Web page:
For those in West Germany in the 1960s and 1970s, the repeat traumas of the German nation - the defeat of the First World War, the great depression of the 1920s, the rise of Nazism and Hitler, the militarisation of society during the Second World War, the defeat in 1945, the exposure of the Holocaust, and then the partition of the country and finally the building of the Berlin Wall - must have somehow seemed to be continuing with Baader-Meinhoff. The terrorist cell has power by being "anywhere" - a mass movement like a ghost. With the Cold War at its height, the increasing statism within the East, the sense that a revolutionary movement was everywhere amongst an alienated youth in the West must have created a strange sense of angst. As fascinating as the film was - I felt like I'd opened up a whole world of different questions - some of which remain today: e.g. the anti-semitism of the R.A.F., how did that fit in with their reaction against the Nazis? And also to what extent does state power control the narrative of history? Can we go back and imagine what its like to be in that time, in that place? Of course we can try, but we are different people. Looking around us, the petri dish that creates our choices is so different than for a previous generations... the circumstances are difference.

Nostalgia is different than an awareness of the past, I think its when that past is filtered, curated, and looked through with the lens of the present. Historians know the importance of contemporary sources; but also we see how "those who were there" can distort through contemporary lenses. Patti Smith has told elements of her own early story in "Just Kids" - we use these retrospective testimonies to uncover a version of the past; for the past doesn't exist at the time - for our present is never aware of it's future self - and therefore all looking back is nostalgic in some way, because the exact place and time can't be recreated. When we do this for legal reasons - e.g. the Hillsborough inquiry - or for artistic ones, "Wolf Hall", Jeremy Dellar's "Battle of Orgreave", there's a sense of isolating the incident, drawing a line around it. My testimony of Hillsborough is not an important one in itself. (I switched on the TV to watch the match and the terrible event was unfolding on camera...) But when you were there, you can at least remember something of the context of the times - if not what you were wearing, what you were listening to, what your day to day was.... nostalgia's false memory syndrome is where it discounts our own tangential testimonies, and replaces them with a shared myth. History - and official versioning of the past - has to somehow uncover what happened, even when that was deliberately not documented. I wonder, in this age of the quantified self, whether we will have a quantified space and time, as well, where a recreation of life through digital media can be made to some extent. The past is always a construct, perhaps we are for the first time building it as we go.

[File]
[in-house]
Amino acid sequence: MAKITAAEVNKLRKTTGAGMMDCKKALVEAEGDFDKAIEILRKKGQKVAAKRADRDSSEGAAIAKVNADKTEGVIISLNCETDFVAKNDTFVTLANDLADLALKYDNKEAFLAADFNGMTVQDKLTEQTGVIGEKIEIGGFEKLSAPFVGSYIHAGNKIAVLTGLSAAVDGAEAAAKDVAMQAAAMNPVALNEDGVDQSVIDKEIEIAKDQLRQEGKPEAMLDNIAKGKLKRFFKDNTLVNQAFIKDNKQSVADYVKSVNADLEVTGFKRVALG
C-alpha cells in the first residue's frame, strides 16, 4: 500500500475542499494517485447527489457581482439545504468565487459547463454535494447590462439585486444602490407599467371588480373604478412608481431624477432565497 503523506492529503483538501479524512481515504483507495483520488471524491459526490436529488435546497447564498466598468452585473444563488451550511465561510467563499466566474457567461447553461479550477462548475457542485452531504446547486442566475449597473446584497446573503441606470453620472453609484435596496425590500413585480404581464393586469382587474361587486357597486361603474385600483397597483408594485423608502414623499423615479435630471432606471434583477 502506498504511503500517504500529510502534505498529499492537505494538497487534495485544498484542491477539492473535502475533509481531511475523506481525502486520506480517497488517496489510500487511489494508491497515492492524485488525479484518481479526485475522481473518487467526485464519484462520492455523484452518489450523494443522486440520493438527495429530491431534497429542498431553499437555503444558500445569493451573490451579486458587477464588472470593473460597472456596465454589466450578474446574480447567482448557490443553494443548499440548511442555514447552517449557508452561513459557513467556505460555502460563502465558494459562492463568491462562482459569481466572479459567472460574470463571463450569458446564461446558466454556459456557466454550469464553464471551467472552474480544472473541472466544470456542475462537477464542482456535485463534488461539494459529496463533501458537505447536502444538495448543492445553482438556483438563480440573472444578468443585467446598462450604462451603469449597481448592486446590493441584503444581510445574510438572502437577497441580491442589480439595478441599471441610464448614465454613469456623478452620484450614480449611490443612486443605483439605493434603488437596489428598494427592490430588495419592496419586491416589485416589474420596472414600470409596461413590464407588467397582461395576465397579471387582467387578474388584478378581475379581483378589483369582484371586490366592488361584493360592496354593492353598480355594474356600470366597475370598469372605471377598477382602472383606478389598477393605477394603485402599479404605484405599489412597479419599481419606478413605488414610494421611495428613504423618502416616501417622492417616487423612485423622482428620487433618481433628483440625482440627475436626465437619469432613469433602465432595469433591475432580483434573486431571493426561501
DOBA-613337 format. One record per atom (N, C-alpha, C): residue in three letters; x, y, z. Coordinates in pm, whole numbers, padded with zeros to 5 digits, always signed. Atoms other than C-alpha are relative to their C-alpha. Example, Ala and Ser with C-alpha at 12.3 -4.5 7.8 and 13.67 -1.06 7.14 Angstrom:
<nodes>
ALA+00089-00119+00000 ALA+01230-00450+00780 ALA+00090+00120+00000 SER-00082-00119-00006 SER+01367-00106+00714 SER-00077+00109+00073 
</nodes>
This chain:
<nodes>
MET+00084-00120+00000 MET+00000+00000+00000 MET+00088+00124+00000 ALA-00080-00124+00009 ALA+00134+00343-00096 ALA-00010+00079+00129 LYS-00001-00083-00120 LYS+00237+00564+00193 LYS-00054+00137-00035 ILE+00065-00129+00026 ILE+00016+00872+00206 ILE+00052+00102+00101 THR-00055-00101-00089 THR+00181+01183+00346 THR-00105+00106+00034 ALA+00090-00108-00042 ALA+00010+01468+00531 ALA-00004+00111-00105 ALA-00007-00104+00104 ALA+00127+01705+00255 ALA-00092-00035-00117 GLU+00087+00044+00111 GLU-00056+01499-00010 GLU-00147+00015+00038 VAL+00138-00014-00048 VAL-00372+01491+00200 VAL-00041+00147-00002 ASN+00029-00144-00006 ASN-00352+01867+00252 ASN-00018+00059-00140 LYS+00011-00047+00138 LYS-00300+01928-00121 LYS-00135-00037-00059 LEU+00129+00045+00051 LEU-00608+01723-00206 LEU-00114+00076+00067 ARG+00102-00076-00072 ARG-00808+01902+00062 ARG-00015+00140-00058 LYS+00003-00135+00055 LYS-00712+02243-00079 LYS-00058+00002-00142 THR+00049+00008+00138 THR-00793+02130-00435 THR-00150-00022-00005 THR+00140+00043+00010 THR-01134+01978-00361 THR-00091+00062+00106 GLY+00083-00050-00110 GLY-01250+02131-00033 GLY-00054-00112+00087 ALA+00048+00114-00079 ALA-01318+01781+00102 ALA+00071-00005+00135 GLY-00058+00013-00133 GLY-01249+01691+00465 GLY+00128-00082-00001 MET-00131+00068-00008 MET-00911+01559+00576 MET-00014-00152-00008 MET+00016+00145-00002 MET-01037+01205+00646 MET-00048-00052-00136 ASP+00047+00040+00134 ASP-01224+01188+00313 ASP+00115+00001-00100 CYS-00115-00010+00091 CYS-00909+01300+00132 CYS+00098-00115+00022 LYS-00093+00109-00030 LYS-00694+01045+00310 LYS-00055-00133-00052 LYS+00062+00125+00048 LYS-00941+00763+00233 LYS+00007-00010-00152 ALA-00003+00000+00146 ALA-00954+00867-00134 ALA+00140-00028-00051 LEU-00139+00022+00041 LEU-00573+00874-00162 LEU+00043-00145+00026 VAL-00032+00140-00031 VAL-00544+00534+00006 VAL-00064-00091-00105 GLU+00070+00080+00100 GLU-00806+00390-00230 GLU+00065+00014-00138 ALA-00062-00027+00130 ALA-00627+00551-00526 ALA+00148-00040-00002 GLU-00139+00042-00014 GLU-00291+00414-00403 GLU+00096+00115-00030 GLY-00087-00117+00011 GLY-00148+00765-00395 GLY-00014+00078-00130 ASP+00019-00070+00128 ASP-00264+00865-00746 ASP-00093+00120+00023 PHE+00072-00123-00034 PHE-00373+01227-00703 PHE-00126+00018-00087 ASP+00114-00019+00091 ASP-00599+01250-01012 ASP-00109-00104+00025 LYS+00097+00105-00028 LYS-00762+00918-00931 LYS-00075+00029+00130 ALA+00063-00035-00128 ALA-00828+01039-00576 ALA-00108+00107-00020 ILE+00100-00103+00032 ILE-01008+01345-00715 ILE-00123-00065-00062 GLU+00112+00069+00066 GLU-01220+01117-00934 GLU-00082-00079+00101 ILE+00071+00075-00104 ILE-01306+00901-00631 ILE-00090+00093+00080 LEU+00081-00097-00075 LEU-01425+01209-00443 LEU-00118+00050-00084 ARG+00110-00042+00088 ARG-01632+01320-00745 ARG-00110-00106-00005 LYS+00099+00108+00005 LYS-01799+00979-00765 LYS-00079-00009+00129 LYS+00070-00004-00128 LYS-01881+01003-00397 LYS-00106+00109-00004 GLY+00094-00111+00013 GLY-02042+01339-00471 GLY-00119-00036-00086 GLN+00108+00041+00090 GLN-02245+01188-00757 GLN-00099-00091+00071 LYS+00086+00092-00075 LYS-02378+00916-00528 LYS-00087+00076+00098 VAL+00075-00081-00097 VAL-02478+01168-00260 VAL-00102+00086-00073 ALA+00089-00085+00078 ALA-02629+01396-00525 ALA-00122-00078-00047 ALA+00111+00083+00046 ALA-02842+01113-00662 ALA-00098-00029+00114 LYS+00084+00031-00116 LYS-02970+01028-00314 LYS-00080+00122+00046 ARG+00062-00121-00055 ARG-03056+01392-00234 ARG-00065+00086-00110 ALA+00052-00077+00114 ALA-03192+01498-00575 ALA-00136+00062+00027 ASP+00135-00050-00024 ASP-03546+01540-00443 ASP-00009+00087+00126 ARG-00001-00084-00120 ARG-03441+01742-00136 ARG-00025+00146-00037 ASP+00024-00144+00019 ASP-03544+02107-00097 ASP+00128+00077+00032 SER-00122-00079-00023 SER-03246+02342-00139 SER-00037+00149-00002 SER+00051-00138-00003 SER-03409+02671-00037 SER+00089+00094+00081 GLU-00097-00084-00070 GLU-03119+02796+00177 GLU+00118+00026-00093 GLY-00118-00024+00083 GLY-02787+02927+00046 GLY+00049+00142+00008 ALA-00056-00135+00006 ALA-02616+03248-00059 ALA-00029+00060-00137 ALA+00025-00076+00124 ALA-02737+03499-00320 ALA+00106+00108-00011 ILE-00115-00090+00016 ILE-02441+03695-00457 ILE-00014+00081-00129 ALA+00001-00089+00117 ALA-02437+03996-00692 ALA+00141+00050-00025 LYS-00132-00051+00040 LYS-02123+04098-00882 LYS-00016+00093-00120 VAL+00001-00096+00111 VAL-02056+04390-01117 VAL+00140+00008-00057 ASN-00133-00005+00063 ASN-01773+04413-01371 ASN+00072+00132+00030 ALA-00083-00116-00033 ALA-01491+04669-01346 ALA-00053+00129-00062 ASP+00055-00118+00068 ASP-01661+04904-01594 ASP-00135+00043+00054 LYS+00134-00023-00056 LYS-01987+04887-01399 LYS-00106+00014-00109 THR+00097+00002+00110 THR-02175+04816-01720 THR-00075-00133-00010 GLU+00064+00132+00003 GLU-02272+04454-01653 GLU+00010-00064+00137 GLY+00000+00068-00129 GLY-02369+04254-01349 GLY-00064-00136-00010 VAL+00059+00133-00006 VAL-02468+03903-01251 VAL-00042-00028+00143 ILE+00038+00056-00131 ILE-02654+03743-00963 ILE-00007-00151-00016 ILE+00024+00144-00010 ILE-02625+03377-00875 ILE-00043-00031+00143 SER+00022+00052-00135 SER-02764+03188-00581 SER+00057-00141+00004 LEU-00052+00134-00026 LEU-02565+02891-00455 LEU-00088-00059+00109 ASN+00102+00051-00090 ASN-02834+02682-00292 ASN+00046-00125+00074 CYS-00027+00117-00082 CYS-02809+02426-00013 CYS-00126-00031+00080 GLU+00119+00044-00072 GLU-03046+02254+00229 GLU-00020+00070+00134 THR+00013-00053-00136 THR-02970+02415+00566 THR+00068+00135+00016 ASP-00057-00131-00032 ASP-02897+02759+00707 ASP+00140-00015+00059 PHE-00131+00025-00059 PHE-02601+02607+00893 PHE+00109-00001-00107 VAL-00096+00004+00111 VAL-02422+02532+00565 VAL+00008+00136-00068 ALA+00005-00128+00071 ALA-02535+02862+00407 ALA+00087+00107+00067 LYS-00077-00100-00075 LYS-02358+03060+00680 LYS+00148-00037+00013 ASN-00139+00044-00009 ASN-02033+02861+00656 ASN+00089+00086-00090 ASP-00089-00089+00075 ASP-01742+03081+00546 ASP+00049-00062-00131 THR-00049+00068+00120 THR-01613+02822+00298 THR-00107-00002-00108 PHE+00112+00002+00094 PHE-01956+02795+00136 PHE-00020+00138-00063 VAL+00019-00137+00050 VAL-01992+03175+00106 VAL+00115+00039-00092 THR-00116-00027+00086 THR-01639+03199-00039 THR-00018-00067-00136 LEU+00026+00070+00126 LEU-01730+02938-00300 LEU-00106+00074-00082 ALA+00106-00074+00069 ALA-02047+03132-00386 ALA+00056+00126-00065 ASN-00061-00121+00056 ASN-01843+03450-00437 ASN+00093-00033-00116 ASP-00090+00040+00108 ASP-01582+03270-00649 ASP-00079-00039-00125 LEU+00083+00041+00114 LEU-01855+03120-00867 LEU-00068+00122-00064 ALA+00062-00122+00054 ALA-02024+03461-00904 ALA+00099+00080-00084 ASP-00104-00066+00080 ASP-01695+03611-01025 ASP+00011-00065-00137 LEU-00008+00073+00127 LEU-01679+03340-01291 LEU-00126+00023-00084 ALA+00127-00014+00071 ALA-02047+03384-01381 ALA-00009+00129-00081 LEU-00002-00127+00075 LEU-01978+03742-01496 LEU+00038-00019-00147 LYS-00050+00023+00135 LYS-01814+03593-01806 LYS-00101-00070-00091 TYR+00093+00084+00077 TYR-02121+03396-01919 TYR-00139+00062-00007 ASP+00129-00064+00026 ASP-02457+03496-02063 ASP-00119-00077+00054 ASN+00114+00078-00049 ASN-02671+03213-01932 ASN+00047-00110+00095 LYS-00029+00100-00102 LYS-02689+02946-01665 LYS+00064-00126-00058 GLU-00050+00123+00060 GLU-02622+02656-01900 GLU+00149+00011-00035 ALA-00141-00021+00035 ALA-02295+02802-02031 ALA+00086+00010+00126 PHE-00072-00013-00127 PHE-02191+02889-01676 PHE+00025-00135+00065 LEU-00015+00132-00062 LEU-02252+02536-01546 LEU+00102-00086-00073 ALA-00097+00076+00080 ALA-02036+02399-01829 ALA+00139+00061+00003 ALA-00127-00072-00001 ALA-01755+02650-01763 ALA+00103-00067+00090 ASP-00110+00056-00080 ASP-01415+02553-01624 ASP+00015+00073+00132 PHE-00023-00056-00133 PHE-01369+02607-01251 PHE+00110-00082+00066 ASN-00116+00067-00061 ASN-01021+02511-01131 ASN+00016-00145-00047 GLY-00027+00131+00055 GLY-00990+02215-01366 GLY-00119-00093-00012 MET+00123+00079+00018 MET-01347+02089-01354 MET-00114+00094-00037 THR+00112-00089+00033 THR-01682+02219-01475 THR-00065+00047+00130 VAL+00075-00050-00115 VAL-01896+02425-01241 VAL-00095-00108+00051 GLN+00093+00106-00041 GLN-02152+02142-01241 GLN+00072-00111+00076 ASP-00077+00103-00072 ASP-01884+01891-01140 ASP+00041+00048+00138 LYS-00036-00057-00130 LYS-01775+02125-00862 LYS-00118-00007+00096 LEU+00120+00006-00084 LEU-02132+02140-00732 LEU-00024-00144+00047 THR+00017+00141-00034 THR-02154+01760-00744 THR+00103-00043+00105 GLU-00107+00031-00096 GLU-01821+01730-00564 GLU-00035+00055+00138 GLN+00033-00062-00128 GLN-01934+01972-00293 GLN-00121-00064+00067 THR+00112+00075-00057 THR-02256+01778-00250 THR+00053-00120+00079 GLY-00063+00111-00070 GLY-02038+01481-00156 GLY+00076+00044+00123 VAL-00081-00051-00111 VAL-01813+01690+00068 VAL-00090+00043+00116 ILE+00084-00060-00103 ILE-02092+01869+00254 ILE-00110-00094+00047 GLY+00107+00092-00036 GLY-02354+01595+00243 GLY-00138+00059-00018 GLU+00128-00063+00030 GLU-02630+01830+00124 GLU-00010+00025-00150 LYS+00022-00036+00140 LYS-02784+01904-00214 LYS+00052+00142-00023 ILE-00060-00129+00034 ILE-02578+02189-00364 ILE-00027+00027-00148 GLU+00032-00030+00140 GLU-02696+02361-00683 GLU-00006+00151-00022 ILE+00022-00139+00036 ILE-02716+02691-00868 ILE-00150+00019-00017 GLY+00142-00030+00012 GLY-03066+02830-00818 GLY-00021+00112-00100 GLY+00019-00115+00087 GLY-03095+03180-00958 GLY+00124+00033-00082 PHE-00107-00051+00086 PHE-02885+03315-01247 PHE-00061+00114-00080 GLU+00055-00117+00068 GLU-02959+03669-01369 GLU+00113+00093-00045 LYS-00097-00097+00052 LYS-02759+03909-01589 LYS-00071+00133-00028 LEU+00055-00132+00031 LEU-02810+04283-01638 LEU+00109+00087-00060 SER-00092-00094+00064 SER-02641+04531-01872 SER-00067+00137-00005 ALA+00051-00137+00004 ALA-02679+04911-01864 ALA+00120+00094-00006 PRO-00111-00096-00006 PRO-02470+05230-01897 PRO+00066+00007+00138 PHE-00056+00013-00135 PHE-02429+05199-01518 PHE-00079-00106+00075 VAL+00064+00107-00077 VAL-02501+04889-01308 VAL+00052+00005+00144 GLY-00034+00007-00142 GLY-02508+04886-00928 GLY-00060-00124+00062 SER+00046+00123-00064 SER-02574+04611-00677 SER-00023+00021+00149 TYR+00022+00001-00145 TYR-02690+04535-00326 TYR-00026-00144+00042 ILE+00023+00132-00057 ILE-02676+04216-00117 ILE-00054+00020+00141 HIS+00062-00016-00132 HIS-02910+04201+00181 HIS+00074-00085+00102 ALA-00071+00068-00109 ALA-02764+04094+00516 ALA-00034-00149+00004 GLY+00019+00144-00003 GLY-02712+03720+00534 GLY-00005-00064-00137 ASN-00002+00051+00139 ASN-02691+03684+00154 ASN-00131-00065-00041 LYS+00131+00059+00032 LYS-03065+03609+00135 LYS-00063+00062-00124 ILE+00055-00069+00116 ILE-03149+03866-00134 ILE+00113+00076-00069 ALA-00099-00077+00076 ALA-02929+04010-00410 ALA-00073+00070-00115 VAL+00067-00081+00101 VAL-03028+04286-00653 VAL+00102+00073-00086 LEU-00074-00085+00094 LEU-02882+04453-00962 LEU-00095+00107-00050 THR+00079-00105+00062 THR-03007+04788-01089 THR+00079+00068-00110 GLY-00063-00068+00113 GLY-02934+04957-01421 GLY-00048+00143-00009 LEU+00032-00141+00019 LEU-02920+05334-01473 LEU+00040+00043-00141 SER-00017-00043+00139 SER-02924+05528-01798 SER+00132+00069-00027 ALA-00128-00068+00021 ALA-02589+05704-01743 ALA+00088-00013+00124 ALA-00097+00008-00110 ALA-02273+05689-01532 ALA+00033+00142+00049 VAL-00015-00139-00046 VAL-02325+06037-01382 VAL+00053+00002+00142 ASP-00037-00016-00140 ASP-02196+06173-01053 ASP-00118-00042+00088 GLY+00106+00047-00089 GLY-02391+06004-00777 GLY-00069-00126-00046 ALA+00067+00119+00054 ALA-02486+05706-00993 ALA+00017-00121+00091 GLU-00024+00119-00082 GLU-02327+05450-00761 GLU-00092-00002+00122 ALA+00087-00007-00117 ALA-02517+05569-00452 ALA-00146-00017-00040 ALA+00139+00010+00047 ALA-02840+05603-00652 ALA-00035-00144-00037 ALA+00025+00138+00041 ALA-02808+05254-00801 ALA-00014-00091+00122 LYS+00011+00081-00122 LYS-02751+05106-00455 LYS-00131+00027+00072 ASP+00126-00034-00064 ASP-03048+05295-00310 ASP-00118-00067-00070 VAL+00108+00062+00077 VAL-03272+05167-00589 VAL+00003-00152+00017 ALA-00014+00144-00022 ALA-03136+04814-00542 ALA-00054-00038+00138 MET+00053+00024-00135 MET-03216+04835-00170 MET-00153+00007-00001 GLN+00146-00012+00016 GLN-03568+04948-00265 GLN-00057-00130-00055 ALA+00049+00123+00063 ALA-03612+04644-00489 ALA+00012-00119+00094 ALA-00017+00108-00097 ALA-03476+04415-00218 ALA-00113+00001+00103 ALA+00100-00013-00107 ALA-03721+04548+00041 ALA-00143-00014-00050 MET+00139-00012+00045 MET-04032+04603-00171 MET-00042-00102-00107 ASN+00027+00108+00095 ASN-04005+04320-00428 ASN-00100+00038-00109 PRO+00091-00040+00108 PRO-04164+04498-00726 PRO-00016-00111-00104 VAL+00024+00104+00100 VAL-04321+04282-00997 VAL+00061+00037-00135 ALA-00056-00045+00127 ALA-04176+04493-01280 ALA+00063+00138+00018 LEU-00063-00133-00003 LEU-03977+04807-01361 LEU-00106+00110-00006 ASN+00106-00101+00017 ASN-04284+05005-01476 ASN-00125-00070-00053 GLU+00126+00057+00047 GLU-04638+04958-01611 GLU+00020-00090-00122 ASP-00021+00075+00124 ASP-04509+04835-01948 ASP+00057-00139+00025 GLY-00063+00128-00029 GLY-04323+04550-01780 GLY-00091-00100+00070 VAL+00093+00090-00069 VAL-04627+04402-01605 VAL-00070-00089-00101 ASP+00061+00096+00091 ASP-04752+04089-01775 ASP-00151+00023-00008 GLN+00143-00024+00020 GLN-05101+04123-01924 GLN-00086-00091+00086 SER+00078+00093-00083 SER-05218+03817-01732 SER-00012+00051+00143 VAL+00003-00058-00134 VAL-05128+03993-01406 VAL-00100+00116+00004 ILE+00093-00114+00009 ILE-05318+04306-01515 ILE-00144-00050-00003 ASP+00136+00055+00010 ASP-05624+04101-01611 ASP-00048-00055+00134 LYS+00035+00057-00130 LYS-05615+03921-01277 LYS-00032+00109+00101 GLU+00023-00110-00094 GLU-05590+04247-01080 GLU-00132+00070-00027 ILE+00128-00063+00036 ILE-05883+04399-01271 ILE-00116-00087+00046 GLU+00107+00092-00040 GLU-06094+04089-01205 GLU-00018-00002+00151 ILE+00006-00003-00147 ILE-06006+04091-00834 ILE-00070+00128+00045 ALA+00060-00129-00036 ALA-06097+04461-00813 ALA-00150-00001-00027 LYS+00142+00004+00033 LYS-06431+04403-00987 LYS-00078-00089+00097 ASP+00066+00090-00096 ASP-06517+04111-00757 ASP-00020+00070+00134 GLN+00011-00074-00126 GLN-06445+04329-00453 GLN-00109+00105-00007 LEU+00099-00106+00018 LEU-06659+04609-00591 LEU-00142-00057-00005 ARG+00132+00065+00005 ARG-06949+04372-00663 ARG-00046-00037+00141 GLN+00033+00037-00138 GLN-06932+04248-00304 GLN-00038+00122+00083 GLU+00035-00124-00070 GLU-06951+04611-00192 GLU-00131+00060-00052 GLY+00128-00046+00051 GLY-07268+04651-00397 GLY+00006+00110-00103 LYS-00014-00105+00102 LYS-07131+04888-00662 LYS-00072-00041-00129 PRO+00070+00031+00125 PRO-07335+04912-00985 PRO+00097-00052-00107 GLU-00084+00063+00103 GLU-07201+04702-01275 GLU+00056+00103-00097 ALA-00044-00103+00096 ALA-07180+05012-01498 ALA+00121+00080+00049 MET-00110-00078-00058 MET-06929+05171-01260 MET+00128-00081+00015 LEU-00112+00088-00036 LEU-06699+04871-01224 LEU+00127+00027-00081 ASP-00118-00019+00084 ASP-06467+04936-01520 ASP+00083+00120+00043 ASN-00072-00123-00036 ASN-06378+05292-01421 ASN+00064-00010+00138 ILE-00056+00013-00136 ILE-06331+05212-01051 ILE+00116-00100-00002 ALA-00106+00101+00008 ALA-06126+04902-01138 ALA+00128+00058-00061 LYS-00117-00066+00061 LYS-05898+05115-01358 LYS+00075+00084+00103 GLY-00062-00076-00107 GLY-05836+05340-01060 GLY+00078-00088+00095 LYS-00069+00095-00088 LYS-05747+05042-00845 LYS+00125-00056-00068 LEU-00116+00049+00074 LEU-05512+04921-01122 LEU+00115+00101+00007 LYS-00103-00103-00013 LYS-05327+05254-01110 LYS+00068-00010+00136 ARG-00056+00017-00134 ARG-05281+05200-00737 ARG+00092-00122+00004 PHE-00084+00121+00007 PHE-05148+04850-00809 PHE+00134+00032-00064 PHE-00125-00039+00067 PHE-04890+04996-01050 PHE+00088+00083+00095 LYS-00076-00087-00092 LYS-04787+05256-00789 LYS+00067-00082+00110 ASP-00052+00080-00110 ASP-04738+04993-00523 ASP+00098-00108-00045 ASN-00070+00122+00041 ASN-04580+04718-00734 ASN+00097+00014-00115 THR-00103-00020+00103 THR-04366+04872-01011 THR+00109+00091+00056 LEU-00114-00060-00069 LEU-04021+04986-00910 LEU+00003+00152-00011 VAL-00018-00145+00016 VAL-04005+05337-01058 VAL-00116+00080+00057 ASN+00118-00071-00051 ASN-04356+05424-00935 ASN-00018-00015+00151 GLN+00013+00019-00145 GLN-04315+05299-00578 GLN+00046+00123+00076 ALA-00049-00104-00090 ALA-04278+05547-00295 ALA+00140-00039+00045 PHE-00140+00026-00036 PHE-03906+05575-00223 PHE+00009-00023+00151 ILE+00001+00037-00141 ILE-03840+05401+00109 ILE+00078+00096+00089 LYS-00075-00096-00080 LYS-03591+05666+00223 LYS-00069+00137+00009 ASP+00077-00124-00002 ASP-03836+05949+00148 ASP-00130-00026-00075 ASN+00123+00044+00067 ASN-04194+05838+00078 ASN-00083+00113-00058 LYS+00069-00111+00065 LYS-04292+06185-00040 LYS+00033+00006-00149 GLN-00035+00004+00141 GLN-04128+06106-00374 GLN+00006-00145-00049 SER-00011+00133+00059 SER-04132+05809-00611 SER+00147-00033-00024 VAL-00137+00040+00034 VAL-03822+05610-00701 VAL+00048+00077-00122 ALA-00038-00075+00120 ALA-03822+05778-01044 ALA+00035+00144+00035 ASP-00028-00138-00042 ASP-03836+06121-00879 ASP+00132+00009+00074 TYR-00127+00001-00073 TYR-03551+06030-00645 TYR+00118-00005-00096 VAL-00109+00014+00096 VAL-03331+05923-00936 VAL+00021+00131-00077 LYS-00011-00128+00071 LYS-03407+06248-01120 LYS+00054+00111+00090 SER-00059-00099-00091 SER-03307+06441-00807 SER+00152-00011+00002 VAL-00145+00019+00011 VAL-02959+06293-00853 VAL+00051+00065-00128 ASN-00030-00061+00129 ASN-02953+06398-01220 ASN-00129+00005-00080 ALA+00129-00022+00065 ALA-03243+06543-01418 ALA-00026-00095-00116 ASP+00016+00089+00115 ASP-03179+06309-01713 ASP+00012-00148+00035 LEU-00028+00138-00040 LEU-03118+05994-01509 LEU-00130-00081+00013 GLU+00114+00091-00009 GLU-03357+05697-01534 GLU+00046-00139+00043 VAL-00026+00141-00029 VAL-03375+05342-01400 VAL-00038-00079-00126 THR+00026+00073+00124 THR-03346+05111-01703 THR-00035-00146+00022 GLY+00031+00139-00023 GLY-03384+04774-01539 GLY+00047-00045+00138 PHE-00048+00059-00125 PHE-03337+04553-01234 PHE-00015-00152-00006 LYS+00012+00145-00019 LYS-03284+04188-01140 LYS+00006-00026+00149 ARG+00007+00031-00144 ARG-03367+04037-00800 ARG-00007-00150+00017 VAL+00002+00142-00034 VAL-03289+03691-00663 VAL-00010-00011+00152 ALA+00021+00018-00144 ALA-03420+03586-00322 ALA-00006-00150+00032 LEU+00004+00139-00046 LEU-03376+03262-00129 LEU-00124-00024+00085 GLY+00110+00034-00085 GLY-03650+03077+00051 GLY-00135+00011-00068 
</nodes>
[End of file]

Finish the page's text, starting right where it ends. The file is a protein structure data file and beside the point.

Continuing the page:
Saturday, October 01, 2016

The Season to be Literary...and Arty...and Musical

I haven't had a pause.

Nine days ago it was the "Buy Art Fair" and "Manchester Contemporary" at Granada Studios. I went along to the launch on the Thursday night. A wide range of contemporary galleries from the commercial end in the "Buy Art Fair" and the more artist led in "Manchester Contemporary" showcased their work in the annual show. The two sections felt more integrated than before - rather than the latter being seen as specialist and I think it probably helps broker the gap between the two. Spending much of my year aware of how uncommercially minded art can be, it's good to occasionally remember that many painters and other artists do need to sell their work to carry on their practice. Like seeing live music, there's never a bad thing having an original rather than a mass produced print on your wall.